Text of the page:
Louisiana Murders Put Focus On DNA Test Backlog

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The arrest of Louisiana serial killer suspect Derrick Todd Lee has pointed to the need for more DNA testing, says USA Today. It also suggests more such killers may be out there. Authorities have found nearly three dozen other unsolved murders of women over the past dozen years near the state capital, Baton Rouge, where four of the five women were found. Statewide, more than 3,000 rape cases also remain open.

Across the country, more than 300,000 rapes and murders of women dating back 30 years remain unsolved, says a Justice Department report scheduled for release in July. Law enforcement officials say police often give up on solving old cases because they prefer to work on homicides and rapes that are current or simpler to solve.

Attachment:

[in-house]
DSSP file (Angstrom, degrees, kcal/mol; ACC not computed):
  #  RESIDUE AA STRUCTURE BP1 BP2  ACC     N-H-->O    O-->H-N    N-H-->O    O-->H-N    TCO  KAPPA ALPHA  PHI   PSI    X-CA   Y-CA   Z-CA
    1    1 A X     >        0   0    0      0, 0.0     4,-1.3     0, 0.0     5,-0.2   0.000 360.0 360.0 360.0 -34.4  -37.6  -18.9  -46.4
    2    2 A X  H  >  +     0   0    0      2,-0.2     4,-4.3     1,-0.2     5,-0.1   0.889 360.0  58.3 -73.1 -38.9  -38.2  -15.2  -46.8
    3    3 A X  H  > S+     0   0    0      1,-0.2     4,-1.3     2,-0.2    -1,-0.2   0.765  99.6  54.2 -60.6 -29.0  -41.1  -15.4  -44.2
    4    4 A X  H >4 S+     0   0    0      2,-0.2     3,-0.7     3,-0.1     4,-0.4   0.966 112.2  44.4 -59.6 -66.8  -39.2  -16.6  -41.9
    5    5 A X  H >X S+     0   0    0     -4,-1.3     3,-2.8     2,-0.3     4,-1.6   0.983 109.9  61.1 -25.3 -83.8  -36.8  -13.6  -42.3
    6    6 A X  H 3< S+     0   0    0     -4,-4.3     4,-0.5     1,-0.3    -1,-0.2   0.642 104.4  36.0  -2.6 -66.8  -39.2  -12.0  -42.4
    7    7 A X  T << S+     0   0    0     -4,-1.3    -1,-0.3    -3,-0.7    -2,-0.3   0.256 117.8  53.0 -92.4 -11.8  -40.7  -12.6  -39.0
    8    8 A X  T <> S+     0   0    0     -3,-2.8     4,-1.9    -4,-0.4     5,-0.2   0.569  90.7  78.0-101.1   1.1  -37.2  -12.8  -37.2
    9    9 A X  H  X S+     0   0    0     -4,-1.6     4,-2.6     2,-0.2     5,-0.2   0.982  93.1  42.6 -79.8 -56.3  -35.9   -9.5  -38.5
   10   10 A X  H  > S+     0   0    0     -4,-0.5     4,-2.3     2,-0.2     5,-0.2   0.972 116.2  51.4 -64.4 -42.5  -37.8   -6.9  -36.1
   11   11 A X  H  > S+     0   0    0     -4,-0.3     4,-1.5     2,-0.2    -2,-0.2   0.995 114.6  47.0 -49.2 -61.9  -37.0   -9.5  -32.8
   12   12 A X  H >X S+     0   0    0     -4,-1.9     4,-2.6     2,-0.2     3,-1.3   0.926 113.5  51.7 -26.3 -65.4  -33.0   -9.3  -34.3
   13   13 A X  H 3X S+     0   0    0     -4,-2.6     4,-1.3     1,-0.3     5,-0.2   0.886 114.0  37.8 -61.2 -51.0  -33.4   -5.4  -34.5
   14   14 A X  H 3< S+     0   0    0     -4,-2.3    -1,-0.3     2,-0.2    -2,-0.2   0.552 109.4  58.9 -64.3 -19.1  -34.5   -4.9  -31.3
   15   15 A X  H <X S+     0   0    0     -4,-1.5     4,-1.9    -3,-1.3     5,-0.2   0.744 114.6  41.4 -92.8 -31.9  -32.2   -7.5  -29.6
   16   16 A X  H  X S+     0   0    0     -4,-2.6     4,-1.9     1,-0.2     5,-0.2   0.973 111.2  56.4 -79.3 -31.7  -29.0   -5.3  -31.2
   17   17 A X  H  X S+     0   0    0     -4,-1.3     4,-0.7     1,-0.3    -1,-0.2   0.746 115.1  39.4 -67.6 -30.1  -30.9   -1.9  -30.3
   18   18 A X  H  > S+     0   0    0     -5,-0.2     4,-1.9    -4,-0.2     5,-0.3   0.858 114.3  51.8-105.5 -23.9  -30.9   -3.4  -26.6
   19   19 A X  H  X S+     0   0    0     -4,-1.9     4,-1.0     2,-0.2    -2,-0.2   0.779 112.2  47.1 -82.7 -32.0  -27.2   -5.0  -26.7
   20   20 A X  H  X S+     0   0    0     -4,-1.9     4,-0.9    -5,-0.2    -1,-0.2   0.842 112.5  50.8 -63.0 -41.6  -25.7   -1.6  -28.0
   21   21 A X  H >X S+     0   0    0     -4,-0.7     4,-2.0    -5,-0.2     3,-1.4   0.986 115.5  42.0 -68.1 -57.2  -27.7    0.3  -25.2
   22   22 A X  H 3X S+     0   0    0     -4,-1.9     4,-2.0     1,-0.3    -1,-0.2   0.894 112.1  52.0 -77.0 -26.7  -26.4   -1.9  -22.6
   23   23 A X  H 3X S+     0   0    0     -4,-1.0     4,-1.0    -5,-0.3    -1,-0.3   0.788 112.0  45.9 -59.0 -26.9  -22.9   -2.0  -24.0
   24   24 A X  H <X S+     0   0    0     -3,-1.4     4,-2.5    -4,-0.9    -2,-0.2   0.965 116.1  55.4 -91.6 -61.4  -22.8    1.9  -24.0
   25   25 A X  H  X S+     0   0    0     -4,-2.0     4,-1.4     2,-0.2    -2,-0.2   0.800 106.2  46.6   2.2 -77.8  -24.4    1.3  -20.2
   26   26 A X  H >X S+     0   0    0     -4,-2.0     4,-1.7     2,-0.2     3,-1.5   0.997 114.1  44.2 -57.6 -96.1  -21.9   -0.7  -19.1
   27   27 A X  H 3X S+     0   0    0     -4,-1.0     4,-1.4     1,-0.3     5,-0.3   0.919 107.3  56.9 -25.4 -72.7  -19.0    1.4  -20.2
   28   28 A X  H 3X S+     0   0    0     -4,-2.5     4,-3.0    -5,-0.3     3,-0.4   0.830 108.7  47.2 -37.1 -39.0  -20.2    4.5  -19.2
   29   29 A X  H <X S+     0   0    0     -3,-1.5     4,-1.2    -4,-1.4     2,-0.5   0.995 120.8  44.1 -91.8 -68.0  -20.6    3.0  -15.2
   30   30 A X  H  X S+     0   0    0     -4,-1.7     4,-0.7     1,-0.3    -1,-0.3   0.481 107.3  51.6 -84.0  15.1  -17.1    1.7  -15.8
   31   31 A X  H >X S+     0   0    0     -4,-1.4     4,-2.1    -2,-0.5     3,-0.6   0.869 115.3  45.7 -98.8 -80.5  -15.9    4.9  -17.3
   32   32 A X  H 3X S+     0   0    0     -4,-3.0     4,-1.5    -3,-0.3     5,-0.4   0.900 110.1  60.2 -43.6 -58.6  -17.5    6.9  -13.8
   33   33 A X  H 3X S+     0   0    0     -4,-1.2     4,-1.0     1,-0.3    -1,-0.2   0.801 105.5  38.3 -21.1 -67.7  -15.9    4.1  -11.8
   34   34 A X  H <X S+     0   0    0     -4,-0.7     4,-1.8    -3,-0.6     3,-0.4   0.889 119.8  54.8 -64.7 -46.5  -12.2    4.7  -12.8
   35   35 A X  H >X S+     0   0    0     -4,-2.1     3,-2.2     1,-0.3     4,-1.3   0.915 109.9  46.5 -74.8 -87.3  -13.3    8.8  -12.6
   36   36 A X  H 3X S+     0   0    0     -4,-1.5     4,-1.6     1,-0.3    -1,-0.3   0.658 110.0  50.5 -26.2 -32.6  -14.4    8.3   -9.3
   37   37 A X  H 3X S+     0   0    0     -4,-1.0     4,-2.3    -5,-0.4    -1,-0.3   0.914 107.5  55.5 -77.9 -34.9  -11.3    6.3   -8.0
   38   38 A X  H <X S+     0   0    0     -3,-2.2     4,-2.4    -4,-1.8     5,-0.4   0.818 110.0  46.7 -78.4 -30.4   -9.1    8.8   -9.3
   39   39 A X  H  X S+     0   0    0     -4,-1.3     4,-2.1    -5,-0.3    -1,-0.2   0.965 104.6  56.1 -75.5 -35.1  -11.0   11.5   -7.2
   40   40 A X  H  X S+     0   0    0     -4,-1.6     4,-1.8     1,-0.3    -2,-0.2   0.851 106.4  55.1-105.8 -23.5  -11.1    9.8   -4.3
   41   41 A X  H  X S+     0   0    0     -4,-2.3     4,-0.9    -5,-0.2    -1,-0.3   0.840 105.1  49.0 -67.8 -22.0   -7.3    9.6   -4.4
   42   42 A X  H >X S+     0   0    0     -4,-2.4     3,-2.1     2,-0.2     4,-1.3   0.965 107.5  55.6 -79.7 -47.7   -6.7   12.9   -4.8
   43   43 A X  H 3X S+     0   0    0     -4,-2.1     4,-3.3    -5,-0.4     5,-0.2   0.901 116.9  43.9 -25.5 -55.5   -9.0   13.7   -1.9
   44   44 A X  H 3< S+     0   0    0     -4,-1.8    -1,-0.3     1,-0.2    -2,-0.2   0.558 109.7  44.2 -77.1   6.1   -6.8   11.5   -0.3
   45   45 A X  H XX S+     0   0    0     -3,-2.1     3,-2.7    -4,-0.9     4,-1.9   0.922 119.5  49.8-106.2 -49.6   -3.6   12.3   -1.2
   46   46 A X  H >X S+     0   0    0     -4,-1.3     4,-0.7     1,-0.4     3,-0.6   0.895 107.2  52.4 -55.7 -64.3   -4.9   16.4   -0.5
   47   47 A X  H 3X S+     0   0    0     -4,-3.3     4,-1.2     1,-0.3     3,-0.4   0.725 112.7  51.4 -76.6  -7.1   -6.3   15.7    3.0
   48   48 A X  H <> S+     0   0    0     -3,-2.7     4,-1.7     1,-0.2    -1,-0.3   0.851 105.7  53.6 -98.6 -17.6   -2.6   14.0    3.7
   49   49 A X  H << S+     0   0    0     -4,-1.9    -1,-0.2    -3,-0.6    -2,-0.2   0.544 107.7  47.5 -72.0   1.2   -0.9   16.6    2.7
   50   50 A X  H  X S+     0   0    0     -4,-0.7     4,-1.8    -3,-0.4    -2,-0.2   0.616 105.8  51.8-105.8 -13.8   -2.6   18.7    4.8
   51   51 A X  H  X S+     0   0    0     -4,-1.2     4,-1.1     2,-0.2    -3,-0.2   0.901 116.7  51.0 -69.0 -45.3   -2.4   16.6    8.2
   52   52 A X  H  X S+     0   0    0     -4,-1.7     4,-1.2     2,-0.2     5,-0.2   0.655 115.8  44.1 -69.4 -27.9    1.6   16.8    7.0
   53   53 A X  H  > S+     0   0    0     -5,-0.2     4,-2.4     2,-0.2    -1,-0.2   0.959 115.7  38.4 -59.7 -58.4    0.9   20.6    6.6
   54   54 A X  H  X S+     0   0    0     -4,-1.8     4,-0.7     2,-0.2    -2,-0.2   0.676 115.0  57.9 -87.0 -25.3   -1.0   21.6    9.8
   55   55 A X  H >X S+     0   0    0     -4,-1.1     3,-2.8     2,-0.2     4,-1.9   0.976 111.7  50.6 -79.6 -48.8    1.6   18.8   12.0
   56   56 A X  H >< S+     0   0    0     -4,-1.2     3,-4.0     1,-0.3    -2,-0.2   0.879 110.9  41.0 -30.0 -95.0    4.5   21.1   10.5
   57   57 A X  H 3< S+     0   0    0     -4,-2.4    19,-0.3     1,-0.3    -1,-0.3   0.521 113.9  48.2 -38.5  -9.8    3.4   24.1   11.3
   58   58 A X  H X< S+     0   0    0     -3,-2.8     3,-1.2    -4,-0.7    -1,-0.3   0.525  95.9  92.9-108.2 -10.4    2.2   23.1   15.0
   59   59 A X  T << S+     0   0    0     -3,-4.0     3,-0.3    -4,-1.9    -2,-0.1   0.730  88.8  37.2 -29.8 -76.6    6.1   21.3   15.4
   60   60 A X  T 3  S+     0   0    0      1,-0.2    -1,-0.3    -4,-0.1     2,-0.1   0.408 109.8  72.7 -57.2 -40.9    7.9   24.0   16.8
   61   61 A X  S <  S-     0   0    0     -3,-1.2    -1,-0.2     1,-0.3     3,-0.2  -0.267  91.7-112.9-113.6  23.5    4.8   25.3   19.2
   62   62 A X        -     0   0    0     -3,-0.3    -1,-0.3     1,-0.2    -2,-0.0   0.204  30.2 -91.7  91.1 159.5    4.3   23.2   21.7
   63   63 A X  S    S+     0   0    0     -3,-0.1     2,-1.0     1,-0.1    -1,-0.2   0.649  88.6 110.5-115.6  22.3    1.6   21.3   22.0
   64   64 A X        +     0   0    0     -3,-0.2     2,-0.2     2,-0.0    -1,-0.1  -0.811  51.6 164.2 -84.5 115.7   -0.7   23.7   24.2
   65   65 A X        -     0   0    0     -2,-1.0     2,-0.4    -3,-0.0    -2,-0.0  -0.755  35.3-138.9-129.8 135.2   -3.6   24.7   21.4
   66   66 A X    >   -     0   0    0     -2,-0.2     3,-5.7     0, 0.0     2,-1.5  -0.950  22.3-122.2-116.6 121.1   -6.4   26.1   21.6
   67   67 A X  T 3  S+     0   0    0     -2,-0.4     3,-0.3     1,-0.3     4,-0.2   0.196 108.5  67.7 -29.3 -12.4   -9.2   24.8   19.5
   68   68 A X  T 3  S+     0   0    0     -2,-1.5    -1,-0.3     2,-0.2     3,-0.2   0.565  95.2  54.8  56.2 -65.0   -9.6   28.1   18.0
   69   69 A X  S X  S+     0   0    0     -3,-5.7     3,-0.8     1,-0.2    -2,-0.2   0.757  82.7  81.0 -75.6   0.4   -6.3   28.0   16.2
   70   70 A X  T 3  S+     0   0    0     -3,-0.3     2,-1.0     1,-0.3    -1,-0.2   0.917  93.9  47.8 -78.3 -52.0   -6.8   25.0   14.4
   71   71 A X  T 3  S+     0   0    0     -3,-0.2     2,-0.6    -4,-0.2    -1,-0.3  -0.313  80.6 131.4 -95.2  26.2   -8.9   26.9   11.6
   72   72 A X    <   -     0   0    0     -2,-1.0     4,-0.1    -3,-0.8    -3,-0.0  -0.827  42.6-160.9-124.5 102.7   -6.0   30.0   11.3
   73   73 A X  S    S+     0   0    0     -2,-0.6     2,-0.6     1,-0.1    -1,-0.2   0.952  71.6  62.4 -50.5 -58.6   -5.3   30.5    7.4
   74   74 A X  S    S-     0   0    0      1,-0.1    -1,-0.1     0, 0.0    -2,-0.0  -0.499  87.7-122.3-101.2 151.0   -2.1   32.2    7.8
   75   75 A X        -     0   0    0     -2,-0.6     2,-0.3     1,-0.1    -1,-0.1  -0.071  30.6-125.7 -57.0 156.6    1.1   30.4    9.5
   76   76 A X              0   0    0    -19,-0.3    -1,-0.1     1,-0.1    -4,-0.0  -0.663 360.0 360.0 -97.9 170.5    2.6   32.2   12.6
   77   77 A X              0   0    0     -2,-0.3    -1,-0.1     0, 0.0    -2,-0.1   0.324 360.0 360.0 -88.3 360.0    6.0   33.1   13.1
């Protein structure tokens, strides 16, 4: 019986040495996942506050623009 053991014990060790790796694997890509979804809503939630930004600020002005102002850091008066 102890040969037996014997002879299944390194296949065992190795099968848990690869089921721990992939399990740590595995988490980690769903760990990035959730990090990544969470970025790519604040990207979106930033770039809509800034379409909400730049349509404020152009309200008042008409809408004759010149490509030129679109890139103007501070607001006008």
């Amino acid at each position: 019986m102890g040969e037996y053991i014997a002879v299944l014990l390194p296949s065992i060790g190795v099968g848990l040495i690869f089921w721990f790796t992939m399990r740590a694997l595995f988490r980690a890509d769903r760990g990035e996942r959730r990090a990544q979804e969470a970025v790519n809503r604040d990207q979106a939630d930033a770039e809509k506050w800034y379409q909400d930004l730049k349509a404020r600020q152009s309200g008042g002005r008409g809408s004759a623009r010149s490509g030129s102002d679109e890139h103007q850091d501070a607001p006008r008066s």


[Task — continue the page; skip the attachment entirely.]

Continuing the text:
Former New York City police commissioner Howard Safir, who runs a foundation that pays for DNA testing of unsolved sex crimes, says a backlog of unsolved murders of women is the “rule, not the exception” in dozens of police departments.

Police and prosecutors say that overworked crime labs have difficulty keeping up with current cases. About 89,000 women were raped and 3,200 were murdered in the U.S. in 2001. About 44% of the rapes were solved, the FBI says.About 52% of all murders were solved. As of January, the national DNA crime-fighting database held more than 1.2 million profiles of convicted offenders but only 48,000 from unsolved crimes.

Link: http://www.usatoday.com/news/nation/2003-06-02-unsolved-usat_x.htm

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